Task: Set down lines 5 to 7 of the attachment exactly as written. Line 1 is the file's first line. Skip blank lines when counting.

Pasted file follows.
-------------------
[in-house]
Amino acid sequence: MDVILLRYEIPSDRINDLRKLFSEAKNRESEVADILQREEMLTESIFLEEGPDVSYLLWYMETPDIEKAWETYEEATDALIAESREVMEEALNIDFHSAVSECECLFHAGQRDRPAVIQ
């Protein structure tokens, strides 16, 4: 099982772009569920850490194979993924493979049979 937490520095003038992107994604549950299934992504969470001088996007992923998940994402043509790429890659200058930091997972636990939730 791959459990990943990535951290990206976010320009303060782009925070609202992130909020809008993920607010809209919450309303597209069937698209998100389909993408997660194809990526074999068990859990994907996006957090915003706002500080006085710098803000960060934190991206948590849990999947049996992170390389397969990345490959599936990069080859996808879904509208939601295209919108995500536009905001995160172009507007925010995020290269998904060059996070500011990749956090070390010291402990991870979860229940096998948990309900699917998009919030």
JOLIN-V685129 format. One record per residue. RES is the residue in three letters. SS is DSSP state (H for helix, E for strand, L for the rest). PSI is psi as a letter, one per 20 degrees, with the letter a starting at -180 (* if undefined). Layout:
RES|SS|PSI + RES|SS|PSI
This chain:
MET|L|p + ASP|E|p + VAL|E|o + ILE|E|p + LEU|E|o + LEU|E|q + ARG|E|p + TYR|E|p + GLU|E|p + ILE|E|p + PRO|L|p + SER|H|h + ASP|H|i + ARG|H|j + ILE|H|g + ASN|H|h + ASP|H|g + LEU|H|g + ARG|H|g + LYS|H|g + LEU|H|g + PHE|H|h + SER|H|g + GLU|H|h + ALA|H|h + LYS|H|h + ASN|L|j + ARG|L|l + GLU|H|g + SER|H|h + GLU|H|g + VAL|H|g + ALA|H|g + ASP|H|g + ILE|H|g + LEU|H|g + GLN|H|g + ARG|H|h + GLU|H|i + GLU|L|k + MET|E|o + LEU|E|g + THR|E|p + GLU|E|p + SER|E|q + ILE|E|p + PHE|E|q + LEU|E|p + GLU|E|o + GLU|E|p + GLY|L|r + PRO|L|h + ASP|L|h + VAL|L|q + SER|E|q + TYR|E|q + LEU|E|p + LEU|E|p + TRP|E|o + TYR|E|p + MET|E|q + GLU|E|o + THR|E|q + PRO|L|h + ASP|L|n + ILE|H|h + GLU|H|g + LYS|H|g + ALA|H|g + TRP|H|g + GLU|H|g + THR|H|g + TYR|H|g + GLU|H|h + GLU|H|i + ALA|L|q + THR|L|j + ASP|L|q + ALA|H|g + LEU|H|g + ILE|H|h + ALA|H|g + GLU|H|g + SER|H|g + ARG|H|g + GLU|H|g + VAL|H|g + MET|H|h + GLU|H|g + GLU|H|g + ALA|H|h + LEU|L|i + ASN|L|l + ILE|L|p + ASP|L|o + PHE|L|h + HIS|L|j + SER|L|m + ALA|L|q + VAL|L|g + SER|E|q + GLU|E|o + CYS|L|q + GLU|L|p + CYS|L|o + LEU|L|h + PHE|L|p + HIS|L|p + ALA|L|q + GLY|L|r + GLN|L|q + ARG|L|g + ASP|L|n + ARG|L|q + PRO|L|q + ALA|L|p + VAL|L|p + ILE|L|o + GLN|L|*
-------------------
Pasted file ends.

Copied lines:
RES|SS|PSI + RES|SS|PSI
This chain:
MET|L|p + ASP|E|p + VAL|E|o + ILE|E|p + LEU|E|o + LEU|E|q + ARG|E|p + TYR|E|p + GLU|E|p + ILE|E|p + PRO|L|p + SER|H|h + ASP|H|i + ARG|H|j + ILE|H|g + ASN|H|h + ASP|H|g + LEU|H|g + ARG|H|g + LYS|H|g + LEU|H|g + PHE|H|h + SER|H|g + GLU|H|h + ALA|H|h + LYS|H|h + ASN|L|j + ARG|L|l + GLU|H|g + SER|H|h + GLU|H|g + VAL|H|g + ALA|H|g + ASP|H|g + ILE|H|g + LEU|H|g + GLN|H|g + ARG|H|h + GLU|H|i + GLU|L|k + MET|E|o + LEU|E|g + THR|E|p + GLU|E|p + SER|E|q + ILE|E|p + PHE|E|q + LEU|E|p + GLU|E|o + GLU|E|p + GLY|L|r + PRO|L|h + ASP|L|h + VAL|L|q + SER|E|q + TYR|E|q + LEU|E|p + LEU|E|p + TRP|E|o + TYR|E|p + MET|E|q + GLU|E|o + THR|E|q + PRO|L|h + ASP|L|n + ILE|H|h + GLU|H|g + LYS|H|g + ALA|H|g + TRP|H|g + GLU|H|g + THR|H|g + TYR|H|g + GLU|H|h + GLU|H|i + ALA|L|q + THR|L|j + ASP|L|q + ALA|H|g + LEU|H|g + ILE|H|h + ALA|H|g + GLU|H|g + SER|H|g + ARG|H|g + GLU|H|g + VAL|H|g + MET|H|h + GLU|H|g + GLU|H|g + ALA|H|h + LEU|L|i + ASN|L|l + ILE|L|p + ASP|L|o + PHE|L|h + HIS|L|j + SER|L|m + ALA|L|q + VAL|L|g + SER|E|q + GLU|E|o + CYS|L|q + GLU|L|p + CYS|L|o + LEU|L|h + PHE|L|p + HIS|L|p + ALA|L|q + GLY|L|r + GLN|L|q + ARG|L|g + ASP|L|n + ARG|L|q + PRO|L|q + ALA|L|p + VAL|L|p + ILE|L|o + GLN|L|*